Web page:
• Global Group: Users with similar functions can be grouped under global scope and can be given permission to access a resource (like a printer or shared folder and files) available in local or another domain in the same forest. Simply put, global groups can be use to grant permissions to gain access to resources that are located in any domain but in a single forest as their memberships are limited. User accounts and global groups can be added only from the domain in which the global group is created. Nesting is possible in Global groups within other groups as users can add a global group into another global group from any domain. They can be members of a Domain Local group to provide permission to domain specific resources (like printers and published folder). Global groups exist in all mixed, native, and interim functional level of domains and forests.
  • Universal Group Scope: these groups are precisely used for email distribution and can be granted access to resources in all trusted domain as these groups can only be used as a security principal (security group type) in a windows 2000 native or windows server 2003 domain functional level domain. Universal group memberships are not limited like global groups. All domain user accounts and groups can be a member of a universal group. Universal groups can be nested under a global or Domain Local group in any domain. 

Universal Group: can contain users and groups (global and universal) from any domain in the forest.  Universal groups do not care about trust.  Universal groups can be a member of domain local groups or other universal groups but NOT global groups.

Global Group: can contain users, computers and groups from same domain but NOT universal groups.  Can be a member of global groups of the same domain, domain local groups or universal groups of any domain in the forest or trusted domains.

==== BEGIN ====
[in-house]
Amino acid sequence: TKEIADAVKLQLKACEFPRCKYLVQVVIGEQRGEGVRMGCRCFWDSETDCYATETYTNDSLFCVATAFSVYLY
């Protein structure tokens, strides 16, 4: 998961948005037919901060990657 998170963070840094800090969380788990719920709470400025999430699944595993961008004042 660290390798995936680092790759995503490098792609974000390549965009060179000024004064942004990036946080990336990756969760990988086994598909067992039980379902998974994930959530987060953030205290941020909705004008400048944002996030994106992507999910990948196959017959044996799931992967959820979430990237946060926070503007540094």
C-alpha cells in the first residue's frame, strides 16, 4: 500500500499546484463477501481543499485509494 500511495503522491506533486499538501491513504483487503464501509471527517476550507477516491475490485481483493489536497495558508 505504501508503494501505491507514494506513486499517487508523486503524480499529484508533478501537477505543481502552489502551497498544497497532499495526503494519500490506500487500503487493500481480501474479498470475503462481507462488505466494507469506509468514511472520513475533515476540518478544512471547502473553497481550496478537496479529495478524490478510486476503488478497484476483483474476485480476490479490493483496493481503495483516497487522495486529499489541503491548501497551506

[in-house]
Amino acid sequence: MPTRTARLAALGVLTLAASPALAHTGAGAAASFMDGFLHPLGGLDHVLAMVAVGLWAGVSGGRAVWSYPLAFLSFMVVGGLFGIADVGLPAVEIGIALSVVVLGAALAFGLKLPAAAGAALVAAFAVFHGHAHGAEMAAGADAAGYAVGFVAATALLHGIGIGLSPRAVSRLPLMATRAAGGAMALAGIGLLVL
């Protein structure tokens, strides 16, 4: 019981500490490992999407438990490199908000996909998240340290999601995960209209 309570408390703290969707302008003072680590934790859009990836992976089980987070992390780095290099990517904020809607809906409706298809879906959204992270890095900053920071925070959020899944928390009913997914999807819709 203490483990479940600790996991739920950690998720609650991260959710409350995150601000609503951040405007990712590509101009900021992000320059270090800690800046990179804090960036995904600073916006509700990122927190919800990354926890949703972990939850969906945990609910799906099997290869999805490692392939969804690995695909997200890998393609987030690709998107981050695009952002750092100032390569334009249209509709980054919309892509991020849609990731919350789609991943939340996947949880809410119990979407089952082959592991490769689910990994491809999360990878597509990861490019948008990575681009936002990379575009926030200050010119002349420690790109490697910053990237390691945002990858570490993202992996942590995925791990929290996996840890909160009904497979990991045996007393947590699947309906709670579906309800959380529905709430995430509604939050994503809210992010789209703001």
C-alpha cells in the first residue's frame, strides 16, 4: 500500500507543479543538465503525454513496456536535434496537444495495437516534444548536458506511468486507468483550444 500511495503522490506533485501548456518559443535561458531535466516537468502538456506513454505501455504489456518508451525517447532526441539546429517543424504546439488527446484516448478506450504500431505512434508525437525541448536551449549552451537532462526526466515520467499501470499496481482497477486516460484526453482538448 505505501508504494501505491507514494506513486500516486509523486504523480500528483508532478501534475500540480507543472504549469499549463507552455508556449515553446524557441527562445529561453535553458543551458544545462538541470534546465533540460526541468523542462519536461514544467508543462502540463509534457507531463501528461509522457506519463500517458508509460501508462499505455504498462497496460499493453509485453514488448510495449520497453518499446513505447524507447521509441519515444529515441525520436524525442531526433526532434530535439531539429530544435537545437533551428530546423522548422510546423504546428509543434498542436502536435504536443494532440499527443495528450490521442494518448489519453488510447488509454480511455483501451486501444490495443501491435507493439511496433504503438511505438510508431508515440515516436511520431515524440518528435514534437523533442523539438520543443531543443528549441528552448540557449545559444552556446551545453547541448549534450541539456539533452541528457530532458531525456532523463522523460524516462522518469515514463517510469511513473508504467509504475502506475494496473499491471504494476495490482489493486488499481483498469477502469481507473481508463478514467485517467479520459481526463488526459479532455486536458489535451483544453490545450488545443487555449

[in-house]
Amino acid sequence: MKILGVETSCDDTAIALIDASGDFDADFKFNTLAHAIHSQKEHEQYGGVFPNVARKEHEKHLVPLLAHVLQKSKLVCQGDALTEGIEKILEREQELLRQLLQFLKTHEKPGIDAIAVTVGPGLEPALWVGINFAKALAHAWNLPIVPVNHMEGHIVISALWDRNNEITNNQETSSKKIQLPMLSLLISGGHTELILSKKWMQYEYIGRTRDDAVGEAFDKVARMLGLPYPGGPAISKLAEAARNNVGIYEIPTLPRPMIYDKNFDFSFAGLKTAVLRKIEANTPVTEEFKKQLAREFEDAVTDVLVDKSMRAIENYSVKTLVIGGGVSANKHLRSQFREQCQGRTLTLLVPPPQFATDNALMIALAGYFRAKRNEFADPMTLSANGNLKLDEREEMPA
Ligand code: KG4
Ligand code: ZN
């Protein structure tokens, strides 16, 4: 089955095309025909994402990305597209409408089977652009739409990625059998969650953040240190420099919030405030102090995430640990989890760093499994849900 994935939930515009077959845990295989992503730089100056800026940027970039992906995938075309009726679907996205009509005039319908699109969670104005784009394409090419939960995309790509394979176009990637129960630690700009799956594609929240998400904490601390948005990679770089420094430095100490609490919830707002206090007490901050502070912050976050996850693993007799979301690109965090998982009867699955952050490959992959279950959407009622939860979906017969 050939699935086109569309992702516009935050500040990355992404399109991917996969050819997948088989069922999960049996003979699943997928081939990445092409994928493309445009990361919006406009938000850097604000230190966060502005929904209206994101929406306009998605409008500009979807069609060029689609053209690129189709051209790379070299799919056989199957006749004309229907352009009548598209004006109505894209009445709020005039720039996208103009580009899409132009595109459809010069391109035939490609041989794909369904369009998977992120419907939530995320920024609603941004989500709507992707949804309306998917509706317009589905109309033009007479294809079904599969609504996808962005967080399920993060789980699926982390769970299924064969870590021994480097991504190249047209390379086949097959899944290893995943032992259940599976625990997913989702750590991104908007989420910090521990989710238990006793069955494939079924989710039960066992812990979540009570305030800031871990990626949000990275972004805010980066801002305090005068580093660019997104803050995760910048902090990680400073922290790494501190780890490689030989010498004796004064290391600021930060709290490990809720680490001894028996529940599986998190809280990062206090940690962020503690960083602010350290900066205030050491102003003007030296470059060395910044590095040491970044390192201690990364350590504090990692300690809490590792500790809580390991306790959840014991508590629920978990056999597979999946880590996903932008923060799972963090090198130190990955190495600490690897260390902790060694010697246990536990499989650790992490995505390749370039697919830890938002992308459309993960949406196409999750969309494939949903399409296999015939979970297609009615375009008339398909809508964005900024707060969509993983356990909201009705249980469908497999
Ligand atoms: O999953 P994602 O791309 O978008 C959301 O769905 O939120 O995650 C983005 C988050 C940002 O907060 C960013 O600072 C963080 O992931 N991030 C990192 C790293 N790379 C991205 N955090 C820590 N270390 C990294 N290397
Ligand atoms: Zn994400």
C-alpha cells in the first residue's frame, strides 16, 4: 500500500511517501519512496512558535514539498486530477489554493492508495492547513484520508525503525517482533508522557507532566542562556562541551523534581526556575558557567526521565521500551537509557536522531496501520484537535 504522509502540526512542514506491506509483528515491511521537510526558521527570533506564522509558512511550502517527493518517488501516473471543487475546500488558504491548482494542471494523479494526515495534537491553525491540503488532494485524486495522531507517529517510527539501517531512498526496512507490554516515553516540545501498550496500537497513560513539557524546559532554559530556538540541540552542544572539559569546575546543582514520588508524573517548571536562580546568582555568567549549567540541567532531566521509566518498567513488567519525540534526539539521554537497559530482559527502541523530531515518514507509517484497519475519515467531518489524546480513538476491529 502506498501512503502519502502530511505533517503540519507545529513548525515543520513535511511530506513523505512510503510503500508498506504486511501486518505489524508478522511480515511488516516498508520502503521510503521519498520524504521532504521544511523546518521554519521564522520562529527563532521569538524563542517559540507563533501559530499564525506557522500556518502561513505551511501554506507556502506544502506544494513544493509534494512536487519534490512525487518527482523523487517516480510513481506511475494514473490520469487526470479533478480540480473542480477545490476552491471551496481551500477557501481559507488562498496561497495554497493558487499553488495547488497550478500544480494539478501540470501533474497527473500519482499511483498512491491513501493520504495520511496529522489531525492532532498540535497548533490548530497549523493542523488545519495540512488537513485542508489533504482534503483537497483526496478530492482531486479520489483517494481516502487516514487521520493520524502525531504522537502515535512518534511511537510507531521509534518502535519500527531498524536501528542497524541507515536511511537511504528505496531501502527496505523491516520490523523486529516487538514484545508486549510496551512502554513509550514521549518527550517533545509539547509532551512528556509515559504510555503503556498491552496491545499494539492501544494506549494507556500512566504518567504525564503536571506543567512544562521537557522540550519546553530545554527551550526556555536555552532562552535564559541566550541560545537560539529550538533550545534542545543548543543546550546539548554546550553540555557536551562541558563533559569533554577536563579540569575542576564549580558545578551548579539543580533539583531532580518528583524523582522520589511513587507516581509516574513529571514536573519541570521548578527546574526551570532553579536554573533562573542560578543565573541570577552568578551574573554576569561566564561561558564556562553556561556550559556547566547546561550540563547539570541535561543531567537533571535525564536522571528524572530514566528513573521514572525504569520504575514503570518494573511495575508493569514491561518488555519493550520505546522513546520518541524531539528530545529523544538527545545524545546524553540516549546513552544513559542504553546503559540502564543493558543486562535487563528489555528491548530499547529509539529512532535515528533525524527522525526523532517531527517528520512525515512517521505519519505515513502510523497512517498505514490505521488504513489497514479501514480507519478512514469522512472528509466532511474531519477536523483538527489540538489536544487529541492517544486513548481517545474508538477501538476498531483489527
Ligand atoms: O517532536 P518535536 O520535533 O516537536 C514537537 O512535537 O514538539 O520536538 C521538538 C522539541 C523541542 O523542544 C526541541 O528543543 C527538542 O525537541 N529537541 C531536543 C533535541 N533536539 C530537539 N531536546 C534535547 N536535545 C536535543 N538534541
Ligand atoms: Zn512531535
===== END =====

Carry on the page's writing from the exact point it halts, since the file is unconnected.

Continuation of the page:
Domain Local Group:  Can contain users, computers, global groups and universal groups from any domain in the forest and any trusted domain, and domain local groups from the same domain.  Can be a member of any domain local group in the same domain.

The short answer is that domain local groups are the only groups that can have members from outside the forest. And use global groups if you have trust, universal groups if you don’t care about trust.

When do we need to use local, global and universal group permission?

Use global security groups to group user (or computer) accounts with similar characteristics, for example members of Sales department.

Use domain local security groups to define access to resources (share, NTFS, printer),
for example you would create domain local group “DL ColorPrinter Print” and assign print permission to this group. Then you would put global security group Sales in “DL ColorPrinter Print” group to enable printing for sales department. If marketing department wants to use the same printer you have to create global group Marketing and put this group in “DL ColorPrinter Print” group. This strategy is called A-G-DL-P. Put accounts in global groups, global groups in domain local groups and assign permissions to domain local groups and you will assign permission only once. Everything else happens in Active Directory Users and Computers when you modify groups memberships.

Universal groups should only be used in multiple domain forest. Universal groups are used to nest global groups. Group strategy is then called A-G-U-DL-P.

In shot below are the details

Global Groups:
Use these to group users with similar needs within the organisation, sales people, finance people, manager’s etc

Domain Local Groups:
Use these to specify access to resources e.g. database users, Colour Printer Users.

Universal Groups
Use only in mulitiple domains to give forest wide privileges.